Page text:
Reimagining Public Transportation - Innovation & Opportunities
Associate Director, Boston Consulting Group
Q: You have a world class expertise in transit, having served as Massachusetts Secretary of Transportation as the General Manager of the Massachusetts Bay Transportation Authority - from your perspective, what do you see as the most important opportunities in transit over the next five years?
Transit has a tremendous opportunity to reinvent itself over the next 5 years. Indeed, the market is demanding it. Customers are demanding it. New mobility solutions, lack of investment in rail, and cheap gas are a few reasons commuters have been moving away from transit over the last several years, particularly bus. While bus remains the most efficient way to move customers on our roads, bus has suffered from a lack of focus by agencies and cities. Rather than continue to operate a 40 foot vehicle running on a fixed route that is afforded no preference over single occupant vehicles, agencies have a great opportunity to reimagine the frequency, reliability, connectivity and branding of bus networks that can reduce congestion and improve connectivity.
Q: One of the issues that we see is how dramatically ring-fenced transit in the U.S. is from private investment. Recently, for example, WMATA in Washington, DC began to explore awarding a contract to a private operator for the Silver Line extension. Do you see increased opportunities for private investment in the U.S. transit system? What would those look like?
I think transit systems are increasingly understanding that the private sector is well positioned to deliver operations and maintenance under the right circumstances. The MBTA is studying the possibility of entering into a long term contract with a private operator for its commuter rail network. The contract length could incentivize private investment in rolling stock, facilities and other infrastructure. New Orleans entirely outsourced its transit system in the wake of Hurricane Katrina. I think you need two ingredients for outsourcing to be successful: 1) ensure the private operators contractual incentives (or penalties) are aligned with the outcomes the agency desires and 2) constructive engagement with pre-existing labor unions about what “outsourcing” means and how it may impact their members.
Q: I recently had a conversation with an owner/operator of BRT systems in Australia, Singapore and the U.S., and the most interesting themes in that conversation had to do with value capture (land and air), and also the wave of technology enabling better service, and a better user experience. What are your thoughts in terms of value capture and innovation in U.S. transit systems?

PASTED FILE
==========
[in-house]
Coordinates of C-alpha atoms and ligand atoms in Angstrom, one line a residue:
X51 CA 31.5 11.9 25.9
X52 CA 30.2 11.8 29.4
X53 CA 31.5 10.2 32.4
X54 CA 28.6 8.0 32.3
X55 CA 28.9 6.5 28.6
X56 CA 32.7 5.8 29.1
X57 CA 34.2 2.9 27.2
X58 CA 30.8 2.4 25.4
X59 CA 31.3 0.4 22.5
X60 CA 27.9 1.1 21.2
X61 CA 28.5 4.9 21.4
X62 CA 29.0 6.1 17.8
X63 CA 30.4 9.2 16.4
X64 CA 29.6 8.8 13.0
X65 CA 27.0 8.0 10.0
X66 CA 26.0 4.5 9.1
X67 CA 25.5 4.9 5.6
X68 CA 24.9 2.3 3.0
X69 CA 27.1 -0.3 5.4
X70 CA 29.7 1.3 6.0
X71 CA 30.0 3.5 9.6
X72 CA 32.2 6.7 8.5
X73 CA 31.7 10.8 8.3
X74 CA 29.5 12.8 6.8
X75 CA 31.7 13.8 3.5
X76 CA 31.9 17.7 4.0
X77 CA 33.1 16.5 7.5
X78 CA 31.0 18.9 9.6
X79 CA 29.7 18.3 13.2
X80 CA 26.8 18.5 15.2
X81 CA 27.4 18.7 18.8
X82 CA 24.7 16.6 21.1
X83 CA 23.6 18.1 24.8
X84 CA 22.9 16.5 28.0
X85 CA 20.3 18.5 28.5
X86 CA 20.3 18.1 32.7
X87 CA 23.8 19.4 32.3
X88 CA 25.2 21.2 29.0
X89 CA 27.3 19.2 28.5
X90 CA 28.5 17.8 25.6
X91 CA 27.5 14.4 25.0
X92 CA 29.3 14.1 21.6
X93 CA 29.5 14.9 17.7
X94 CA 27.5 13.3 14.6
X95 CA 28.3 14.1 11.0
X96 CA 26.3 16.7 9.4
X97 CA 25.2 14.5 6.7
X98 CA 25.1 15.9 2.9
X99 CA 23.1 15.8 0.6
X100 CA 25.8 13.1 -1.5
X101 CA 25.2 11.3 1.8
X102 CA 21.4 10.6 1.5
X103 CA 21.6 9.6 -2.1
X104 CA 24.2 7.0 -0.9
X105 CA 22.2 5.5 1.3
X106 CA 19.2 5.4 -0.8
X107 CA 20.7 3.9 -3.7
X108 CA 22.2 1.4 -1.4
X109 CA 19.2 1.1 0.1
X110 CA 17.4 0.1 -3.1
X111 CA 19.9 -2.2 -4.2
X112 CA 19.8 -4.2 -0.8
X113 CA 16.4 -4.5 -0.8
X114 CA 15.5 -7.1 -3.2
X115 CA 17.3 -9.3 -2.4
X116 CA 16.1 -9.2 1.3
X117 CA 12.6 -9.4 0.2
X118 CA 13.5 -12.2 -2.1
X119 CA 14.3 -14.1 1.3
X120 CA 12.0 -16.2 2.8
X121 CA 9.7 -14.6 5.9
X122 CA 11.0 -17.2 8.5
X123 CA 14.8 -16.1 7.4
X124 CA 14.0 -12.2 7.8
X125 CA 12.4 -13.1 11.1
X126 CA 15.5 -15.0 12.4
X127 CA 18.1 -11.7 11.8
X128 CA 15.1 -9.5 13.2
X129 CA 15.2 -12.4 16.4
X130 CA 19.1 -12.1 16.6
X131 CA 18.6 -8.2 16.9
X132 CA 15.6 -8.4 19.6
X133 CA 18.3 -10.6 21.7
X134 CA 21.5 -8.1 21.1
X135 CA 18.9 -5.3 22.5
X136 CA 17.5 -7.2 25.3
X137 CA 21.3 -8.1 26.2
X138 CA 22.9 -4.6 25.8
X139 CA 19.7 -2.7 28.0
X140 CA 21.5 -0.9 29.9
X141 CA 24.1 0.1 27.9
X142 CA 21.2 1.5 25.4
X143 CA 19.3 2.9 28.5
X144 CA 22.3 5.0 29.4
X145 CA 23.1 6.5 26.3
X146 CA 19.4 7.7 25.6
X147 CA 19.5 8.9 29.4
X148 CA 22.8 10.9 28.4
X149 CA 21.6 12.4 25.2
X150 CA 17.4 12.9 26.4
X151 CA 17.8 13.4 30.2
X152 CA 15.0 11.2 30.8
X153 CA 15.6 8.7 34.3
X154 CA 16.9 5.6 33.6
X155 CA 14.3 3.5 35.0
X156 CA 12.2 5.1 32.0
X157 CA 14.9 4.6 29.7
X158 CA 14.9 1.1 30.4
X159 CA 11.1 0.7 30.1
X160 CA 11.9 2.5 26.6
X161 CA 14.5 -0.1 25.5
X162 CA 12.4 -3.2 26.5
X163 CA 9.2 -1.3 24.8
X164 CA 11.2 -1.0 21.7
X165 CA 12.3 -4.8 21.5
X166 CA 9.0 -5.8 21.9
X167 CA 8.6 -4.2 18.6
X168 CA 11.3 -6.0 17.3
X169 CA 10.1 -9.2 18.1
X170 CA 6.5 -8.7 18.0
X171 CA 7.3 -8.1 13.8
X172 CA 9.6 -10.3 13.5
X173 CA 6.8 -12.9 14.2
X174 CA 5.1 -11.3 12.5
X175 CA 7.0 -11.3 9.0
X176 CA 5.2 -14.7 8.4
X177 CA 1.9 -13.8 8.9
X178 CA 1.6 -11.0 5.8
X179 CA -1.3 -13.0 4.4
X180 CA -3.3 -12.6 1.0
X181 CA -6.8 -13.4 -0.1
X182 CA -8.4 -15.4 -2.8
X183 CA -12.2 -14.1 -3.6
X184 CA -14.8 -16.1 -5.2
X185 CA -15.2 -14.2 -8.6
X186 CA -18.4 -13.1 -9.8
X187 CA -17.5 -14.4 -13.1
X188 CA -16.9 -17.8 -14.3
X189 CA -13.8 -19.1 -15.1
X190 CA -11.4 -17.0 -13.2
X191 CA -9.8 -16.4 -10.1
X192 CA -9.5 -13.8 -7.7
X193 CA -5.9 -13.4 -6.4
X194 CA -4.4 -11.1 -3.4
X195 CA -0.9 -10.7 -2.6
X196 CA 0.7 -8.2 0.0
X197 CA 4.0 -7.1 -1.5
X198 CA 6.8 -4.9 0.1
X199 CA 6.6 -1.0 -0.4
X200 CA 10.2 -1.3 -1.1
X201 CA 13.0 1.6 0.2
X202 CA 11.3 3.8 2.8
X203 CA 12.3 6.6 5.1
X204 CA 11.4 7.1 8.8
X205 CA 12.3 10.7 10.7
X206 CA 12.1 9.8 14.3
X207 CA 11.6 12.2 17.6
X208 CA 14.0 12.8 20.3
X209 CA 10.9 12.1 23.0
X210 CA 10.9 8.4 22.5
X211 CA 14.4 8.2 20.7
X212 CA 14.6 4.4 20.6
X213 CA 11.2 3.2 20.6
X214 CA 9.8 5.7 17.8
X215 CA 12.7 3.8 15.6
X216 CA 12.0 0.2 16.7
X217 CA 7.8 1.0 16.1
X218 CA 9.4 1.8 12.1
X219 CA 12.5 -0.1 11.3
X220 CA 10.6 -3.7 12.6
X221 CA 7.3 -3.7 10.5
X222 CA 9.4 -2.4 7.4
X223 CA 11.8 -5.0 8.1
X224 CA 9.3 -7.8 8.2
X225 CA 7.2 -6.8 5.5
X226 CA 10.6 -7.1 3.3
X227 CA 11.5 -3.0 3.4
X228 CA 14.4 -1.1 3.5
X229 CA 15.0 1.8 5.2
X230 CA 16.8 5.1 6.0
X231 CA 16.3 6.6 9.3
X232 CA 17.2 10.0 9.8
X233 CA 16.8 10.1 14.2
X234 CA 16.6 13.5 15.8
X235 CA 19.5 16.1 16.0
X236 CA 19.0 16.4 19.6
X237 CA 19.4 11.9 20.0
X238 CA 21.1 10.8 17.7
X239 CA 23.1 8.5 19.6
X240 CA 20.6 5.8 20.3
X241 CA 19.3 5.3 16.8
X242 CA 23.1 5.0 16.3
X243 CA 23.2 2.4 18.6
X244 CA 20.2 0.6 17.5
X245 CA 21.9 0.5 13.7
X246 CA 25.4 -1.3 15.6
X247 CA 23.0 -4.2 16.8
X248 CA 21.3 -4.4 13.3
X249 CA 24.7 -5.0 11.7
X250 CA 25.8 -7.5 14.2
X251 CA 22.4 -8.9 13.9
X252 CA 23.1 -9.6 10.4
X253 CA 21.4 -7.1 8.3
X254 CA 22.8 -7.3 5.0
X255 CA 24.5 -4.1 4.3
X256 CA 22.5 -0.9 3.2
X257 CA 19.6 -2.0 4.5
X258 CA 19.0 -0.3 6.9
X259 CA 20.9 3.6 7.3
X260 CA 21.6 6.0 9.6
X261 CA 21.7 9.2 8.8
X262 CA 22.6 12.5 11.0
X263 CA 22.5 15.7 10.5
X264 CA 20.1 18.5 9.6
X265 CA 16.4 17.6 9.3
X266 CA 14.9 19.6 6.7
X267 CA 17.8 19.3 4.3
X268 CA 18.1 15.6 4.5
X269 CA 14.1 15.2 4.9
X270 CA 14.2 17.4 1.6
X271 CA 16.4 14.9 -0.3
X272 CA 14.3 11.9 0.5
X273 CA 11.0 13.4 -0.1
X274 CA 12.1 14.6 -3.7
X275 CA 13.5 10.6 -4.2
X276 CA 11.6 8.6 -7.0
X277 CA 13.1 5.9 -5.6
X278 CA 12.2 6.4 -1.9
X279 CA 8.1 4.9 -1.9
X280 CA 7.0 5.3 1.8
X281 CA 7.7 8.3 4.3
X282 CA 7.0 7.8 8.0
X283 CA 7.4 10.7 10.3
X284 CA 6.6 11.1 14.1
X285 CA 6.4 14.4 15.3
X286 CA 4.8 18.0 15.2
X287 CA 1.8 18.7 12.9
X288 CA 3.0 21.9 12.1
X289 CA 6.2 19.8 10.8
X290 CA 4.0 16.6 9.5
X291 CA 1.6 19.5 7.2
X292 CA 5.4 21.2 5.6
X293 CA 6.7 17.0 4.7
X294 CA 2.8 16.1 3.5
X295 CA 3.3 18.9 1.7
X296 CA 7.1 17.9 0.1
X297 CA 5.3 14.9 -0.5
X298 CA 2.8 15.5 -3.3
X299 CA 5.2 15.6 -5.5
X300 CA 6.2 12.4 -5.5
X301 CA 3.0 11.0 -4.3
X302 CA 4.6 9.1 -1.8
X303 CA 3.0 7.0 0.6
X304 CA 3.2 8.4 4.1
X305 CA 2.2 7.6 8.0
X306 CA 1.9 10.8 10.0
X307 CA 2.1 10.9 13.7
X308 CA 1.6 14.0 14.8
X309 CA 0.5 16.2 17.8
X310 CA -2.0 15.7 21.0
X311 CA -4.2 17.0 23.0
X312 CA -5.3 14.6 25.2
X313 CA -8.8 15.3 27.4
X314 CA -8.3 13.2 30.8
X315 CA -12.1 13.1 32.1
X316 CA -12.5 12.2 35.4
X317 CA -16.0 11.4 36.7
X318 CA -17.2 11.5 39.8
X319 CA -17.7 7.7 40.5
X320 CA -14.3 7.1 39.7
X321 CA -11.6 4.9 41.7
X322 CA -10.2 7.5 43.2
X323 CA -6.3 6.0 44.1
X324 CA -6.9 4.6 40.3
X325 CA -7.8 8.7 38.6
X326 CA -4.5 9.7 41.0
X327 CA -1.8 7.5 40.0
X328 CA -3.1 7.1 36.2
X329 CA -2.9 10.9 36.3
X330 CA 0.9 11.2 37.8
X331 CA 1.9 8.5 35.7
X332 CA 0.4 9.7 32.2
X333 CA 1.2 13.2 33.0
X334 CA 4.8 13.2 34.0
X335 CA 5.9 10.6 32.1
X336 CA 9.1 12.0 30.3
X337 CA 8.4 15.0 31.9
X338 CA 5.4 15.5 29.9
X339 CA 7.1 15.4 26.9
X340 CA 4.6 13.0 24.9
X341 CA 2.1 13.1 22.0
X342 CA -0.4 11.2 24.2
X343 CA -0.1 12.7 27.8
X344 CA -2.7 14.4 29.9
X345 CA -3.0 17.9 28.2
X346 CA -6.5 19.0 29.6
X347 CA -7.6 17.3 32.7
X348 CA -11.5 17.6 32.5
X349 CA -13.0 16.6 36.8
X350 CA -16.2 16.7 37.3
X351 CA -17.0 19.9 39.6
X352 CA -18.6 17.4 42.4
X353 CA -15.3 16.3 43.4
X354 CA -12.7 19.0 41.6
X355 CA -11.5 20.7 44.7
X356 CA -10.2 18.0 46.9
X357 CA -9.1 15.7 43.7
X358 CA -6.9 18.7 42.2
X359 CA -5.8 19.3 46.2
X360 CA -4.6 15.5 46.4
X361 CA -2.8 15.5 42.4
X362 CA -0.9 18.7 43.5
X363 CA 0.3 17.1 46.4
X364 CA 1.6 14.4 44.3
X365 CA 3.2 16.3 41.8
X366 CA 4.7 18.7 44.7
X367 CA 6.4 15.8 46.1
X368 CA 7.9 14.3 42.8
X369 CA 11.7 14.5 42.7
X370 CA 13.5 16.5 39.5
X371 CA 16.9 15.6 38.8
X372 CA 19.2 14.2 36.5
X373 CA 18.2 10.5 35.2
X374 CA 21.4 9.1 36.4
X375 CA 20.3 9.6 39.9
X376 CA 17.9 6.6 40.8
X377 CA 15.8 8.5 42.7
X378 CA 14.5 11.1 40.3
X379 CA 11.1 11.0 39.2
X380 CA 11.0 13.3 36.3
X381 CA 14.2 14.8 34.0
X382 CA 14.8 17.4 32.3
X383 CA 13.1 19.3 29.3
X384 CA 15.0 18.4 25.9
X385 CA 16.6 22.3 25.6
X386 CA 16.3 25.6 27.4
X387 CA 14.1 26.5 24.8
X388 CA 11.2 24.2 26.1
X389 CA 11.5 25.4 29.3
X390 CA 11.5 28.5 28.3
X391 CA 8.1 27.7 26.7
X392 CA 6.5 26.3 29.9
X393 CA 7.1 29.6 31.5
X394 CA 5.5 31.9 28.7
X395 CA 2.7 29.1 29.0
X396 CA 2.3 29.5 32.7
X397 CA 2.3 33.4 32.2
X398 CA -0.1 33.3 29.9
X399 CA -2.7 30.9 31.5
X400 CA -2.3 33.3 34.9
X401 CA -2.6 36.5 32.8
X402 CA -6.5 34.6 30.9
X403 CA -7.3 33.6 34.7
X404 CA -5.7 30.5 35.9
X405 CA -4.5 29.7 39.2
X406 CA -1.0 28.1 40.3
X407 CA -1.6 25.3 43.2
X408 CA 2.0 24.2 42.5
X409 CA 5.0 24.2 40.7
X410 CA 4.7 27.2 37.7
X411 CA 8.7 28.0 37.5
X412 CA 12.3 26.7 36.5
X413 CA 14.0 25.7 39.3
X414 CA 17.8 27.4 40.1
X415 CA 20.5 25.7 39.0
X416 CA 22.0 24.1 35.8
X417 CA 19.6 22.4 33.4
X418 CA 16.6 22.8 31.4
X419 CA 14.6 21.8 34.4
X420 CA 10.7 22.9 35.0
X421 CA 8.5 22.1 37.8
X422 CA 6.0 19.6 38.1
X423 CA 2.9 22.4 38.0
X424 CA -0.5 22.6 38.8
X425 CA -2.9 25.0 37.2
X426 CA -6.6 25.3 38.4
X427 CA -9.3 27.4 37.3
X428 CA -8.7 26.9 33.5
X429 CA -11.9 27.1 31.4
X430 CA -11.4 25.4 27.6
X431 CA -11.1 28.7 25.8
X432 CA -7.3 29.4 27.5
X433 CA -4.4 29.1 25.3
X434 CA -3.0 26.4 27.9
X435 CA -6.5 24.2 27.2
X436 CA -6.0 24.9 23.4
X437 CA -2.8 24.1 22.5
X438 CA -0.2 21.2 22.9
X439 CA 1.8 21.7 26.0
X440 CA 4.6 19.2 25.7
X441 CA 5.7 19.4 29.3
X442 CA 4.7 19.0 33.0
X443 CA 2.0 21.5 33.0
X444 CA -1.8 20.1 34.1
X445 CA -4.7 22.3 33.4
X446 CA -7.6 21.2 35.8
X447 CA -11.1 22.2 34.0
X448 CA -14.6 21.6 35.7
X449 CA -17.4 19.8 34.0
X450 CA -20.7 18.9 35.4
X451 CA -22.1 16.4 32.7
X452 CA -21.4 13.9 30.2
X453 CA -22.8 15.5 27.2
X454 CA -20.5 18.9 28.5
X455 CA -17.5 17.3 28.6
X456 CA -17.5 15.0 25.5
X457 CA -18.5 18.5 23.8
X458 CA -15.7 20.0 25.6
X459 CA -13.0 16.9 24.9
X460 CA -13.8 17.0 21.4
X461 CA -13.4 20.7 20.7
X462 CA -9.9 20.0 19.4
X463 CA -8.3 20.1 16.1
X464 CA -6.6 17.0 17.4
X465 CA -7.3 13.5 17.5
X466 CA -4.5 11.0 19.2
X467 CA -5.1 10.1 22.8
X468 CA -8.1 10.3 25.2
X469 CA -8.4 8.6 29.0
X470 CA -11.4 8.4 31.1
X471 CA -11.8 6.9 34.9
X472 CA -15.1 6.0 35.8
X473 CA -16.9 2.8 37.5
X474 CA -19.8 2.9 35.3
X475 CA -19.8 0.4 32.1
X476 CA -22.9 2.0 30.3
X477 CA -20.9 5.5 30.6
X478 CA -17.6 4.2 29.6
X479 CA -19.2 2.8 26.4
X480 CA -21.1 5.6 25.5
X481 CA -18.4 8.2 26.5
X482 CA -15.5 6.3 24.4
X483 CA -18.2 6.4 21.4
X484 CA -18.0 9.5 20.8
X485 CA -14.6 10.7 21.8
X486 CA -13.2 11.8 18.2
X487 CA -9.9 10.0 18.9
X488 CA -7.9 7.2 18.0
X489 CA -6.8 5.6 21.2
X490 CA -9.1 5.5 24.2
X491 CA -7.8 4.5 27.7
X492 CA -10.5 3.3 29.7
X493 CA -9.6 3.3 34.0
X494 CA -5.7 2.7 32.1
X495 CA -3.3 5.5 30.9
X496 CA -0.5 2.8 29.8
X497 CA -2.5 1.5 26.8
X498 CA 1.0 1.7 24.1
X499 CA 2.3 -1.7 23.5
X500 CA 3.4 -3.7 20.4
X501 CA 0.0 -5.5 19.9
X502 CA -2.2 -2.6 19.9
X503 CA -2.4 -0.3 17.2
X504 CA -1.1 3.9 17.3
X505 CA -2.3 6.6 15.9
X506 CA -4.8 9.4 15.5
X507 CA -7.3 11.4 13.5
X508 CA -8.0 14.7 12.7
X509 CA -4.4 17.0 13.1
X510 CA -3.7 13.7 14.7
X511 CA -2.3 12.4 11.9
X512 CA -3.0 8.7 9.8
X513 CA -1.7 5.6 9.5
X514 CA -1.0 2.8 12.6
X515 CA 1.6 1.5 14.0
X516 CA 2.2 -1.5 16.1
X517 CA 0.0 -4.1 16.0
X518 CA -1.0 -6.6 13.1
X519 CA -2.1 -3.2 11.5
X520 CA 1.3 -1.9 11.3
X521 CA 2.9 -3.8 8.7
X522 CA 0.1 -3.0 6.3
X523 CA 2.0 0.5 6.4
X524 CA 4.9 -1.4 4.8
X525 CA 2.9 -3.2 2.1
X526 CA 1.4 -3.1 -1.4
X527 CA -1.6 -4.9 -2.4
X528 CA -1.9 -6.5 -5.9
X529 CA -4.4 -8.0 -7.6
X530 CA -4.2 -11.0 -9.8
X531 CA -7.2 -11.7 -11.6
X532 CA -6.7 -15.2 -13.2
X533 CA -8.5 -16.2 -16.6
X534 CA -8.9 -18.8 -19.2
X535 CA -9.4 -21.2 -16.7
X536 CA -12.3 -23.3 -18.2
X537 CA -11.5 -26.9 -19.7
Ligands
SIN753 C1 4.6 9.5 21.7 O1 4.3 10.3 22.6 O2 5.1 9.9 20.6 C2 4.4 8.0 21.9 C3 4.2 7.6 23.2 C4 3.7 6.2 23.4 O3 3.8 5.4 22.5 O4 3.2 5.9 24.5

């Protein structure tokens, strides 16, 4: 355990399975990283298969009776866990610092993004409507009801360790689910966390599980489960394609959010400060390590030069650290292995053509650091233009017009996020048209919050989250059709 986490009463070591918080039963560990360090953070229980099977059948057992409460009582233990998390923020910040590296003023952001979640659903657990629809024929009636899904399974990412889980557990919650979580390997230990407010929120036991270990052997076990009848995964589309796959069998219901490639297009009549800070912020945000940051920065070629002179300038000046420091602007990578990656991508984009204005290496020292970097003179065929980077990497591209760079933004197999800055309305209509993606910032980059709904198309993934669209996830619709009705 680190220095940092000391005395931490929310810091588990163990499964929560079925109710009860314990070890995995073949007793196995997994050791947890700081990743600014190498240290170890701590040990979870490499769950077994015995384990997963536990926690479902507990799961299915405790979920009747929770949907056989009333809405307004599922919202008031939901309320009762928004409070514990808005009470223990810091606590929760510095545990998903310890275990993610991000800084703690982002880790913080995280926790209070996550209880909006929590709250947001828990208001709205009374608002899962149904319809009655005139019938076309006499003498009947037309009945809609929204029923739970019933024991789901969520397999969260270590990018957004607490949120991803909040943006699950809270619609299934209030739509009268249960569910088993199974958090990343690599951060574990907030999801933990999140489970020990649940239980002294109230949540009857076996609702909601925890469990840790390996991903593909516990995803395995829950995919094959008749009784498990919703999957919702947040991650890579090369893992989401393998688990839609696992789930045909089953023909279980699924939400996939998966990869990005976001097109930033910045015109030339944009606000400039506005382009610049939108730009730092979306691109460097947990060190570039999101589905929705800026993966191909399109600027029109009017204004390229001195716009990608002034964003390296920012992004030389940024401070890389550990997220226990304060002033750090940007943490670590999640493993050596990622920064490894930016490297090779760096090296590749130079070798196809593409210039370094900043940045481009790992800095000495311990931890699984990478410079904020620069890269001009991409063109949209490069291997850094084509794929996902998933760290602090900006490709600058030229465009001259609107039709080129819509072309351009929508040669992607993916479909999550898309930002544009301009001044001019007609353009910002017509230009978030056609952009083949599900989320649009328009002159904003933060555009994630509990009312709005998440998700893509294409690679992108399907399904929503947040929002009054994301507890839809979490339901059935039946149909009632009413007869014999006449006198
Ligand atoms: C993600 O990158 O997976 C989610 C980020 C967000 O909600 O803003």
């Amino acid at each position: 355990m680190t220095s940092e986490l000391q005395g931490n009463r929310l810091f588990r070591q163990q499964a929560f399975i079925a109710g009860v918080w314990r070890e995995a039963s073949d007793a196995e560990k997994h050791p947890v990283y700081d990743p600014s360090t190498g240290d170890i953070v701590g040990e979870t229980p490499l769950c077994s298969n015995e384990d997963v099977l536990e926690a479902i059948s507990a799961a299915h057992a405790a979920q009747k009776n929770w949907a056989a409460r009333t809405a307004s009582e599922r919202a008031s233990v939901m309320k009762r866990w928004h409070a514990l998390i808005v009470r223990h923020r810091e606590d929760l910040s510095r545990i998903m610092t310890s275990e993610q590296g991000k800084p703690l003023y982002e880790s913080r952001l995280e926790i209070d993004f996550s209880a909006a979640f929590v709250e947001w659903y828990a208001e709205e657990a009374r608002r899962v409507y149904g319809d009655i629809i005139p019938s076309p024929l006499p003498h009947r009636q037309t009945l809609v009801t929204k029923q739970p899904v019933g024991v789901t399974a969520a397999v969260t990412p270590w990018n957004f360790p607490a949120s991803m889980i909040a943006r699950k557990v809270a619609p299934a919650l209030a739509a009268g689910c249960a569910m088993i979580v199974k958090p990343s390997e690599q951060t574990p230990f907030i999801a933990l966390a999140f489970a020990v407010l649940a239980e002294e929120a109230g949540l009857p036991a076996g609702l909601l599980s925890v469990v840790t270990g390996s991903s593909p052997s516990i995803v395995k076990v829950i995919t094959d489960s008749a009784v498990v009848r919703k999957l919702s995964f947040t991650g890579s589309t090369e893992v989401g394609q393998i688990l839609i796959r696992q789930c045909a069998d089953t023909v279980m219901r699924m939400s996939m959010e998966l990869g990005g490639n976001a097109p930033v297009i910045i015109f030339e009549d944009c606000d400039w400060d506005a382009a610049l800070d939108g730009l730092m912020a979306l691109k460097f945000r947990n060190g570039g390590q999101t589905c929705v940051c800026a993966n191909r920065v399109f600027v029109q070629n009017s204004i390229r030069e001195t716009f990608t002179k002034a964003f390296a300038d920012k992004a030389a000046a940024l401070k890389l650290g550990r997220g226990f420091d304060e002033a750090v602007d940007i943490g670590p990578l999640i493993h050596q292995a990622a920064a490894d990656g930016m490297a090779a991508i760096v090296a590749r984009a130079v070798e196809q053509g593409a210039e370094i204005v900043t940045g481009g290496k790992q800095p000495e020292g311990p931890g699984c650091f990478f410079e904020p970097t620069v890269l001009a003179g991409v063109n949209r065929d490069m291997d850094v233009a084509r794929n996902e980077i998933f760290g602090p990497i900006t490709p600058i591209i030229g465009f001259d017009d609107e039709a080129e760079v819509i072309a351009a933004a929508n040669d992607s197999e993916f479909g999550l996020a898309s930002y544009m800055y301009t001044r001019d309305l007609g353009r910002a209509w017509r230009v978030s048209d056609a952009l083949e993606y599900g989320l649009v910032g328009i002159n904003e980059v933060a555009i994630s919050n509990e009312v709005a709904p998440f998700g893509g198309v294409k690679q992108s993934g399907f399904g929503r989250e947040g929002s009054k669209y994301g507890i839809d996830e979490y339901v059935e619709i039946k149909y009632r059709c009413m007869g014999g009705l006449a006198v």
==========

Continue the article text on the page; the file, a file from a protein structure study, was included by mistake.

On value capture, there is untapped, but perhaps limited, opportunity for transit. Sure, value capture is a big opportunity in cities with significant density-Hong Kong is probably the best example in the world. However, there are only a few cities in the US with sufficient density that can capture significant value from land and air rights. That said, agencies like MTA and the Port Authority in NY and LA Metro continue to study opportunities to maximize those opportunities. Innovation, on the other hand, is an opportunity for a systems - big and small - to increase ridership, improve the customer experience and drive efficiency in operations. Short of future, game changing technology like autonomous vehicles, there are other less visible ways to leverage technology and can be taken advantage of now: predictive maintenance and monetization of data, for example, that can deliver lower costs and increased revenues that can be invested back into to transit service.
Q: Is there are book, or even a podcast, that you've read recently that puts the world of transit into perspective?
As a Bostonian who grew up on the losing end of our sports rivalry with New York, I recently read “The Race Underground: Boston, New York and the Incredible Rivalry that Built America’s First Subway.” Boston won that race, but it was a fascinating look at the challenges the two cities confronted and ultimately overcame to build America’s first subways: there were as many political controversies and unhappy special interests to overcome as technical and engineering challenges: Tammany Hall squashed the first efforts to build a subway system in the 1850s…the more things change, the more they stay the same.
Rich Davey is an Associate Director at the Boston Consulting Group and leads the state and local public sector practice for BCG. A recognized leader in transportation and infrastructure, Rich has 20 years C-suite experience in transportation. He served as the Massachusetts Transportation Secretary, the General Manager of the MBTA and the CEO of the private consortium that operated the commuter rail in Massachusetts. At BCG, Rich has advised the largest transportation providers in improving operations, reducing costs, increasing revenue and improving the customer experience.